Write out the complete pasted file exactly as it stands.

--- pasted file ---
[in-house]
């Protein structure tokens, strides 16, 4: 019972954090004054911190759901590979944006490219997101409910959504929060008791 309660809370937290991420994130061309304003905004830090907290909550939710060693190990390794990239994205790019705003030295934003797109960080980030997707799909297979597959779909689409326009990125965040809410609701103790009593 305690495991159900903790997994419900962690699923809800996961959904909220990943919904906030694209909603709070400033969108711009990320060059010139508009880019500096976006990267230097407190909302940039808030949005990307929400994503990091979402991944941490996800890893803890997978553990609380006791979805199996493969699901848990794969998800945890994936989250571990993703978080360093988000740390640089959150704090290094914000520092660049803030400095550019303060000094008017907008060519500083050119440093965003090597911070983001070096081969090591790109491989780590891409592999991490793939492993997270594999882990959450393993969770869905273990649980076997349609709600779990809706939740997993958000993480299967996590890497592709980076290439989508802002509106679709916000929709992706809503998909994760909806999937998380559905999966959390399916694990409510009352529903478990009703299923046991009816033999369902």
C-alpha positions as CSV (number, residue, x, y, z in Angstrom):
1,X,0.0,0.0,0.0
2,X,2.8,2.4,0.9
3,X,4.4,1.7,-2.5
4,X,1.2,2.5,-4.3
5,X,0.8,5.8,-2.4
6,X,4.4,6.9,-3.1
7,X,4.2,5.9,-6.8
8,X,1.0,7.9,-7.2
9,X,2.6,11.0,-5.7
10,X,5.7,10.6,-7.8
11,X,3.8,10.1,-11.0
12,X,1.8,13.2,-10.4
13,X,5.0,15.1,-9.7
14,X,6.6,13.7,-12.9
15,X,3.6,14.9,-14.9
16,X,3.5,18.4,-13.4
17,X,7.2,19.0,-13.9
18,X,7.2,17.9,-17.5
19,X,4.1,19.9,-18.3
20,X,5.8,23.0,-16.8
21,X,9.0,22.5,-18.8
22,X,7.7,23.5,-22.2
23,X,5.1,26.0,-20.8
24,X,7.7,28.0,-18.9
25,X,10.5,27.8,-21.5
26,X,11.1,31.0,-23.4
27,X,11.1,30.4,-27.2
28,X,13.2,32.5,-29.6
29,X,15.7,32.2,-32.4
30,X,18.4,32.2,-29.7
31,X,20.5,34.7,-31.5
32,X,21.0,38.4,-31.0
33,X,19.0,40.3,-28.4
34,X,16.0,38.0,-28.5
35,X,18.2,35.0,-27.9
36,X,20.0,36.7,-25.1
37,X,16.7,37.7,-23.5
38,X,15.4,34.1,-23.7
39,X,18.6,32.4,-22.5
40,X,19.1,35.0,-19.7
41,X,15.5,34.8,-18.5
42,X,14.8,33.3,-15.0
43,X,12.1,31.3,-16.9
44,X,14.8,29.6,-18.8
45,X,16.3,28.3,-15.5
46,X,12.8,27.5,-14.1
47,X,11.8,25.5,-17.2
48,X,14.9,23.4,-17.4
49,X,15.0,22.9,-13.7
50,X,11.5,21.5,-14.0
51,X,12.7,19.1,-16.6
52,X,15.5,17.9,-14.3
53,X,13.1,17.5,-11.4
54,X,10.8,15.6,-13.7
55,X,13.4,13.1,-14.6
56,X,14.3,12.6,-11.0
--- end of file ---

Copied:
[in-house]
């Protein structure tokens, strides 16, 4: 019972954090004054911190759901590979944006490219997101409910959504929060008791 309660809370937290991420994130061309304003905004830090907290909550939710060693190990390794990239994205790019705003030295934003797109960080980030997707799909297979597959779909689409326009990125965040809410609701103790009593 305690495991159900903790997994419900962690699923809800996961959904909220990943919904906030694209909603709070400033969108711009990320060059010139508009880019500096976006990267230097407190909302940039808030949005990307929400994503990091979402991944941490996800890893803890997978553990609380006791979805199996493969699901848990794969998800945890994936989250571990993703978080360093988000740390640089959150704090290094914000520092660049803030400095550019303060000094008017907008060519500083050119440093965003090597911070983001070096081969090591790109491989780590891409592999991490793939492993997270594999882990959450393993969770869905273990649980076997349609709600779990809706939740997993958000993480299967996590890497592709980076290439989508802002509106679709916000929709992706809503998909994760909806999937998380559905999966959390399916694990409510009352529903478990009703299923046991009816033999369902």
C-alpha positions as CSV (number, residue, x, y, z in Angstrom):
1,X,0.0,0.0,0.0
2,X,2.8,2.4,0.9
3,X,4.4,1.7,-2.5
4,X,1.2,2.5,-4.3
5,X,0.8,5.8,-2.4
6,X,4.4,6.9,-3.1
7,X,4.2,5.9,-6.8
8,X,1.0,7.9,-7.2
9,X,2.6,11.0,-5.7
10,X,5.7,10.6,-7.8
11,X,3.8,10.1,-11.0
12,X,1.8,13.2,-10.4
13,X,5.0,15.1,-9.7
14,X,6.6,13.7,-12.9
15,X,3.6,14.9,-14.9
16,X,3.5,18.4,-13.4
17,X,7.2,19.0,-13.9
18,X,7.2,17.9,-17.5
19,X,4.1,19.9,-18.3
20,X,5.8,23.0,-16.8
21,X,9.0,22.5,-18.8
22,X,7.7,23.5,-22.2
23,X,5.1,26.0,-20.8
24,X,7.7,28.0,-18.9
25,X,10.5,27.8,-21.5
26,X,11.1,31.0,-23.4
27,X,11.1,30.4,-27.2
28,X,13.2,32.5,-29.6
29,X,15.7,32.2,-32.4
30,X,18.4,32.2,-29.7
31,X,20.5,34.7,-31.5
32,X,21.0,38.4,-31.0
33,X,19.0,40.3,-28.4
34,X,16.0,38.0,-28.5
35,X,18.2,35.0,-27.9
36,X,20.0,36.7,-25.1
37,X,16.7,37.7,-23.5
38,X,15.4,34.1,-23.7
39,X,18.6,32.4,-22.5
40,X,19.1,35.0,-19.7
41,X,15.5,34.8,-18.5
42,X,14.8,33.3,-15.0
43,X,12.1,31.3,-16.9
44,X,14.8,29.6,-18.8
45,X,16.3,28.3,-15.5
46,X,12.8,27.5,-14.1
47,X,11.8,25.5,-17.2
48,X,14.9,23.4,-17.4
49,X,15.0,22.9,-13.7
50,X,11.5,21.5,-14.0
51,X,12.7,19.1,-16.6
52,X,15.5,17.9,-14.3
53,X,13.1,17.5,-11.4
54,X,10.8,15.6,-13.7
55,X,13.4,13.1,-14.6
56,X,14.3,12.6,-11.0